pairing of a 128th note with a dotted 64th note.


Now we turn to the Eroica Variations, Opus 35.  Again in the slow
variation (number fifteen) we find the 128th notes twice.  As with case
two, the theme-and-variations format constrains one's ability to change
timings in the slow variation because of the need to preserve
consistency between variations.  In this one, the 128th notes are found
in two rapid runs (measures 8 and 31) where again they are part of timed
rapid passages much like in the Opus 13.

Also part of the fifteenth variation (though noted in the last measure
of the fourteenth) is a rapid run in *grace notes* of 128th notes.


The Six Variations, Opus 34, in the "Molto Adagio" section of the last
variation, contain again some examples, again this time in rapid timed
runs as we saw in the Opus 13.  Counting the "Molto Adagio" marking as
measure 1, the runs occur in measures 4, 7, 17.


Perhaps these 128th notes were youthful indiscretions.  Nope, for we
find the same phenomenon in the Diabelli Variations, Opus 120.  Again in
the slow variation (Quel Suprise!), number 31, we find rapid timed runs
in two measures which need 128th notes.


Oh, but now you're saying, one sonata and theme-and-variations?  That
doesn't count!  Nobody respects theme-and-variations!  Of course, the
delightful Fantasia Opus 77 once again shows Beethoven's ineptness.  He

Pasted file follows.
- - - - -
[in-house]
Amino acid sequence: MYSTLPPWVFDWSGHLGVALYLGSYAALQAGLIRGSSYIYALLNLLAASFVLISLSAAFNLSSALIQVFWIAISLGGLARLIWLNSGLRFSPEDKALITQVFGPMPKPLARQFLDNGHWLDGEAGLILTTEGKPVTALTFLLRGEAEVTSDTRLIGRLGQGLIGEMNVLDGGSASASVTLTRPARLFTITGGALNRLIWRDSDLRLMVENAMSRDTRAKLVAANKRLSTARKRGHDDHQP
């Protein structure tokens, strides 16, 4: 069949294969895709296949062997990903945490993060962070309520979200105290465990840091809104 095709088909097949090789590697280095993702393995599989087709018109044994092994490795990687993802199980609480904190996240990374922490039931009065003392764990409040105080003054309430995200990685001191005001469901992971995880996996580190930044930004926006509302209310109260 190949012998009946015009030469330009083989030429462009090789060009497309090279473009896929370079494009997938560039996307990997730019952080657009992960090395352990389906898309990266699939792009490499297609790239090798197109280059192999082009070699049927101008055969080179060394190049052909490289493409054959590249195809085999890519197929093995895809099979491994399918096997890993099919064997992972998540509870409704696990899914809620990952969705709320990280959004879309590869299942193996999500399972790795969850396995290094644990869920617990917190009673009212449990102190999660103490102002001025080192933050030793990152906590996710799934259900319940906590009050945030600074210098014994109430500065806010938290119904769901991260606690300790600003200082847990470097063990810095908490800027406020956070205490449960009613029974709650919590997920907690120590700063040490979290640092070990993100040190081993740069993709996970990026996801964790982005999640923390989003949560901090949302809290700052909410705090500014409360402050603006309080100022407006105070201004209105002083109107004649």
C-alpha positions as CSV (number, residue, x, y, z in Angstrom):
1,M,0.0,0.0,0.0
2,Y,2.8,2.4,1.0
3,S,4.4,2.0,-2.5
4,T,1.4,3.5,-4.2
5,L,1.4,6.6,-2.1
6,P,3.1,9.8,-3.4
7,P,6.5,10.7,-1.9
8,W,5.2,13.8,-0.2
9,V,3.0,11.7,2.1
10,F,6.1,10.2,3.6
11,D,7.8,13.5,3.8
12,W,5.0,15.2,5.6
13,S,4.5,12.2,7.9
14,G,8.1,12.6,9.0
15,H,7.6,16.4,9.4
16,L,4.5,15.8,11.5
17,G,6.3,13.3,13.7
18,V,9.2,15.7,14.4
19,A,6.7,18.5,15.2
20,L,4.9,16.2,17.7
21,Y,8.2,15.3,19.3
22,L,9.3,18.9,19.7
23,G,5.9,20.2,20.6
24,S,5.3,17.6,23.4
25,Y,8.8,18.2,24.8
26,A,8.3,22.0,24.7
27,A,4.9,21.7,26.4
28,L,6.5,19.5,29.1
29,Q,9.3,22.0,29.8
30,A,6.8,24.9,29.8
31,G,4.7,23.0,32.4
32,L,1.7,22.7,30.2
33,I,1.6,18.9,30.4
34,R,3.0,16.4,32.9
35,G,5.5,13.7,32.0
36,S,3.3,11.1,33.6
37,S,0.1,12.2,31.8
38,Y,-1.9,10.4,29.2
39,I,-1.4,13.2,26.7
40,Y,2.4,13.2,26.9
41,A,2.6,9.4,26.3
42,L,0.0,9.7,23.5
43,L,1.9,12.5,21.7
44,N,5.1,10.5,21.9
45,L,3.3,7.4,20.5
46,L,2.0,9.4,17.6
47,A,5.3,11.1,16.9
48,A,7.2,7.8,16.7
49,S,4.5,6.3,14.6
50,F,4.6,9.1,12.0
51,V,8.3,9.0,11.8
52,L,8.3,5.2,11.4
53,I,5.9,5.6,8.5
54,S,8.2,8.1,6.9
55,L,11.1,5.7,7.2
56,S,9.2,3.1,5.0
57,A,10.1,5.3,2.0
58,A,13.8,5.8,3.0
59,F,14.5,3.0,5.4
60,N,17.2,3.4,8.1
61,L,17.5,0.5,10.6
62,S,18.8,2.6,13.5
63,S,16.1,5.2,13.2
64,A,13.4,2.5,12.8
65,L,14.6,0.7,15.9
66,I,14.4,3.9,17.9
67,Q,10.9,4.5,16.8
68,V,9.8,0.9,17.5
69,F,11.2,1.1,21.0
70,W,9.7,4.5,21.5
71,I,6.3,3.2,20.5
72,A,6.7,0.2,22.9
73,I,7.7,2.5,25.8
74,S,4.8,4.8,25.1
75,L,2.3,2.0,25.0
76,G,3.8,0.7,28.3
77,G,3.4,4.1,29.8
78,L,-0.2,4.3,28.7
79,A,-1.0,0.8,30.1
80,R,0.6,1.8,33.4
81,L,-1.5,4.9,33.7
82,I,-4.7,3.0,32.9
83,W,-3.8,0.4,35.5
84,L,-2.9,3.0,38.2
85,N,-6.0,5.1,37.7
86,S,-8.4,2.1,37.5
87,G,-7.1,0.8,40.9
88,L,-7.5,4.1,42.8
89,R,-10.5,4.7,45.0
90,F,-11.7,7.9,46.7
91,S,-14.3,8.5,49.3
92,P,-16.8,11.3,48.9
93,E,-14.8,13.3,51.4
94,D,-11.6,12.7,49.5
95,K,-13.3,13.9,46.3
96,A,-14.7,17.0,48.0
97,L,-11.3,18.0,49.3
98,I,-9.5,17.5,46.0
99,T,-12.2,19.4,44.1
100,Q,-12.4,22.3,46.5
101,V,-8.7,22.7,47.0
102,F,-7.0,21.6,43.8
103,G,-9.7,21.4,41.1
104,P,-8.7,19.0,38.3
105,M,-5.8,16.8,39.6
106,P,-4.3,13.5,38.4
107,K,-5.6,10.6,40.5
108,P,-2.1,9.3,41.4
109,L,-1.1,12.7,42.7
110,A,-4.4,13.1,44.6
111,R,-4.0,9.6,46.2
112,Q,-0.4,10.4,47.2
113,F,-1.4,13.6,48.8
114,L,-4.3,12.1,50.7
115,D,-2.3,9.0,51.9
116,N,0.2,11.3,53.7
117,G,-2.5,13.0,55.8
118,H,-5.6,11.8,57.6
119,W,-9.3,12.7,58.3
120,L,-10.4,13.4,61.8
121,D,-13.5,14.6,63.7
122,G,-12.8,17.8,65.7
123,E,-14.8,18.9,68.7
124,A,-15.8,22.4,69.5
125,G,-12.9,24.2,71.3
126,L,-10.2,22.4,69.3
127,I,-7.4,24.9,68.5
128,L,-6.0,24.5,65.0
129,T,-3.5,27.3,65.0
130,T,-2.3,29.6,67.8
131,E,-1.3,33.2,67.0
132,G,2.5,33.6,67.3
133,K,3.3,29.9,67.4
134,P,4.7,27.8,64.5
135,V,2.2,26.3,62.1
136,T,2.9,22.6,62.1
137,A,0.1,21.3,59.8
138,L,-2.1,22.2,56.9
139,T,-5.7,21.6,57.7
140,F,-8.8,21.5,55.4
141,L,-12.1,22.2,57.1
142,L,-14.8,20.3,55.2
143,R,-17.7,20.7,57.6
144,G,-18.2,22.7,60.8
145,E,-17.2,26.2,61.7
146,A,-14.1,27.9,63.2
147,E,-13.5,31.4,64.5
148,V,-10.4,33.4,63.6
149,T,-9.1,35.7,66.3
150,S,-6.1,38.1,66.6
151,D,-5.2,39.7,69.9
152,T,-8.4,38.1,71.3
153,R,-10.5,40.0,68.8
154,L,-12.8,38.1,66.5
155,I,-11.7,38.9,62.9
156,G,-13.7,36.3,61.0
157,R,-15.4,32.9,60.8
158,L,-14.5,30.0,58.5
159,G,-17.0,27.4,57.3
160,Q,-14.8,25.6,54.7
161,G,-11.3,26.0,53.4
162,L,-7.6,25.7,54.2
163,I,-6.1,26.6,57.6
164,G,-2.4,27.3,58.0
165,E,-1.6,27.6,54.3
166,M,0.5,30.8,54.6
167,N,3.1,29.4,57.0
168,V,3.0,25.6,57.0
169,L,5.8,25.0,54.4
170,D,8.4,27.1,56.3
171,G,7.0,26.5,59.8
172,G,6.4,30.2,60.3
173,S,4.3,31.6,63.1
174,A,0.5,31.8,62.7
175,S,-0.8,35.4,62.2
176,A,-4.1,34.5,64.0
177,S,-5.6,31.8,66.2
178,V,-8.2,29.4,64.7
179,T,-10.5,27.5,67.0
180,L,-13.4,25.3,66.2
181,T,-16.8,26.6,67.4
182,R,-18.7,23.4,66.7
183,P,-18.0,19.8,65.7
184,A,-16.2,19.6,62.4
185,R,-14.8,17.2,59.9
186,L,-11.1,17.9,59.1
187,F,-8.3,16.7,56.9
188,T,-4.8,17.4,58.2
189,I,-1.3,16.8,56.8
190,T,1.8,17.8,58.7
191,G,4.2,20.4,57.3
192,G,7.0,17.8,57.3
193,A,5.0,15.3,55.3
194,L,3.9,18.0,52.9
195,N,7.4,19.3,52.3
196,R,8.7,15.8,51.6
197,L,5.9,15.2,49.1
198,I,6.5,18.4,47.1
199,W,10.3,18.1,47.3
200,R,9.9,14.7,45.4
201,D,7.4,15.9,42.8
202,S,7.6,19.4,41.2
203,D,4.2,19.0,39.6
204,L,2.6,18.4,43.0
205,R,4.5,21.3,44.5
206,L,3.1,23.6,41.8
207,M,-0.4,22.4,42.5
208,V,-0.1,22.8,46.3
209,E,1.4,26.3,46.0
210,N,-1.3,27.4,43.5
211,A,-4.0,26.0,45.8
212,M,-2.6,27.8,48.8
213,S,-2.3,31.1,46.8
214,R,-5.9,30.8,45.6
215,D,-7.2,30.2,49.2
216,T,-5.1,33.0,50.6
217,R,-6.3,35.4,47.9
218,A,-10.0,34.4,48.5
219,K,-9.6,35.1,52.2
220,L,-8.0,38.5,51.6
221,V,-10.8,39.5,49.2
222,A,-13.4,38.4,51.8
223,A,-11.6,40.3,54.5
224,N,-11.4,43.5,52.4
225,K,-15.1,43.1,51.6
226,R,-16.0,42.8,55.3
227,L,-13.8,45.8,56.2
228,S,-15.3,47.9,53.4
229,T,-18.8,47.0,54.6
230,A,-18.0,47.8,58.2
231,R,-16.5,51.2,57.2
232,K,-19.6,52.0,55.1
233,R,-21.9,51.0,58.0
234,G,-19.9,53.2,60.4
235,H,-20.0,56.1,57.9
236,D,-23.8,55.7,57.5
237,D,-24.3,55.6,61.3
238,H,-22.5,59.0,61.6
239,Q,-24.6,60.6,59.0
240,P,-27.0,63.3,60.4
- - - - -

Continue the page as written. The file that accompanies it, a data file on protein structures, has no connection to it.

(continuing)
uses the forbidden note for a run in the next to last measure, where it
is clearly necessary, and could only be avoided by setting the timing
wrong on the whole rest of the piece.


We turn now to another fool (in your clear estimation) who didn't know
how to write proper music, one Wolfgang Amadeus Mozart.  Unlike
Beethoven, Mozart *likes* "a piacere" fast runs, so we aren't going to
find the same number of 128th notes as we do for Beethoven.  But they
are there.  So we turn to the nine variations by Mozart on Dezede's
"Lison dormait" (K 264/315d) and of course the slow variation?  No, the
*fast* one!  Variation nine, marked Allegro, contains a run with 128th
notes right before the reintroduction of the theme (which serves as a
coda).  This time it's not a timed run, instead, the idea is to show an
acceleration, starting from a half note, then an 8th, a 16th, a 32th, a
64th, and thirteen 128th notes.

Of course, the Adagio variation (number 8) uses them too, once at the
end of a *timed* run of 64th notes where the last six notes are faster
and must be 128th notes; the other time to note a trill termination on a
32d note trill.  And, once more, again in a timed run, towards the end
of the variation.


The Twelve Variations by Mozart on "Je suis Lindor" use 128th notes in
the twelfth variation.  Oh, but not only that.  Mozart uses *256th*
notes in the same variation (measure 10).  Indeed, we find here some
dotted rythms calling again for 128th notes at the very end of the
variation, and really, all throughout. 


Oh, but Mozart, you say, didn't do this in his serious music.  The
variations are but minor fillips, how about the serious stuff?!  Well,
the Sonata in C minor, K 457, features a run of 128th grace notes in
measure 52 of the second movement.